The pH of seawater around the world is expected to continue its decline in the near future in response to ocean acidification that is driven by heightened atmospheric CO2emissions. Concomitantly, economically-important molluscs that live in coastal waters including estuaries and embayments, may be exposed to a wide assortment of contaminants, including trace metals and radionuclides. Seawater acidification may alter both the chemical speciation of select elements as well as the physiology of organisms, and may thus pose at risk to many shellfish species, including the manila clam Ruditapes philippinarum. The bioconcentration efficiency of two common radionuclides associated with the nuclear fuel cycle, 134Cs and 57Co, were investigated by exposing live clams to dissolved 134Cs and 57Co at control (pH = 8.1) and two lowered pH (pH = 7.8 and 7.5) levels using controlled aquaria. The uptake and depuration kinetics of the two radionuclides in the whole-body clam were followed for 21 and 35 days, respectively. At steady-state equilibrium, the concentration factor (CFss) for 57Co increased as the pH decreased (i.e. 130 ± 5, 194 ± 6, and 258 ± 10 at pH levels 8.1, 7.8 and 7.5, respectively), whereas the 134Cs uptake was not influenced by a change in pH conditions. During depuration, the lowest depuration rate constant of 57Co by the manila clam was observed at the intermediate pH of 7.8. An increase in the accumulation of 57Co at the intermediate pH value was thought to be caused mainly by the aragonitic shell of the clam, as well as the low salinity and alkalinity of seawater used in the experiment. Considering that accumulation consists of uptake and depuration, among the three pH conditions moderately acidified seawater enhanced most the accumulation of 57Co. Accumulation of 134Cs was not strongly influenced by a reduced pH condition, as represented by an analogous uptake constant rate and CFss in each treatment. Such results suggest that future seawater pH values that are projected to be lower in the next decades, may pose a risk for calcium-bearing organisms such as shellfish.

Continue reading ‘Acidified seawater increases accumulation of cobalt but not cesium in manila clam Ruditapes philippinarum’

Expression of homing endonuclease gene and insertion-like element in sea anemone mitochondrial genomes: lesson learned from Anemonia viridis


• We report complete mitochondrial genome sequences and corresponding mito-transcriptomes of the two related sea anemone species Anemonia viridis and Anemonia majano
• We describe structural features of group I introns in the NADH dehydrogenase 5 gene and the cytochrome oxidase I (COI) gene, the latter containing a homing endonuclease gene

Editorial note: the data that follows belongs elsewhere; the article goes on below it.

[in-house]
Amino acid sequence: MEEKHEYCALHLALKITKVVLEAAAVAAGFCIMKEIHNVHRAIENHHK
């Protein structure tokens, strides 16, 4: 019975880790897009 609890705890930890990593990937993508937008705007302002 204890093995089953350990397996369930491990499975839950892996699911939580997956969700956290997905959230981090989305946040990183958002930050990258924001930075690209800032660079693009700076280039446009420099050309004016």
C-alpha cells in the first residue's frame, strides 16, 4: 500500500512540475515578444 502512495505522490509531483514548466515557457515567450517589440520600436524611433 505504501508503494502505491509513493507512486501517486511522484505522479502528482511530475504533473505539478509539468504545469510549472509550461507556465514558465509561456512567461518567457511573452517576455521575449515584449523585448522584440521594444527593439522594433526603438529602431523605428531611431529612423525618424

• We provide support of that the intron homing endonuclease gene is expressed in a gene-fusion strategy involving exon 1 of the COI gene
• We show that the insertion-like element orfA is well expressed from sea anemone mitochondrial geneomes
• Long-term environmental stress due to low-seawater pH conditions results in up-regulation of COI and orfA gene expressions in Anemonia viridis


The mitochondrial genomes of sea anemones are dynamic in structure. Invasion by genetic elements, such as self-catalytic group I introns or insertion-like sequences, contribute to sea anemone mitochondrial genome expansion and complexity. By using next generation sequencing we investigated the complete mtDNAs and corresponding transcriptomes of the temperate sea anemone Anemonia viridis and its closer tropical relative Anemonia majano. Two versions of fused homing endonuclease gene (HEG) organization were observed among the Actiniidae sea anemones; in-frame gene fusion and pseudo-gene fusion. We provided support for the pseudo-gene fusion organization in Anemonia species, resulting in a repressed HEG from the COI-884 group I intron. orfA, a putative protein-coding gene with insertion-like features, was present in both Anemonia species. Interestingly, orfA and COI expression were significantly up-regulated upon long-term environmental stress corresponding to low seawater pH conditions. This study provides new insights to the dynamics of sea anemone mitochondrial genome structure and function.

Continue reading ‘Expression of homing endonuclease gene and insertion-like element in sea anemone mitochondrial genomes: lesson learned from Anemonia viridis’

Elucidating the small regulatory RNA repertoire of the sea anemone Anemonia viridis based on whole genome and small RNA sequencing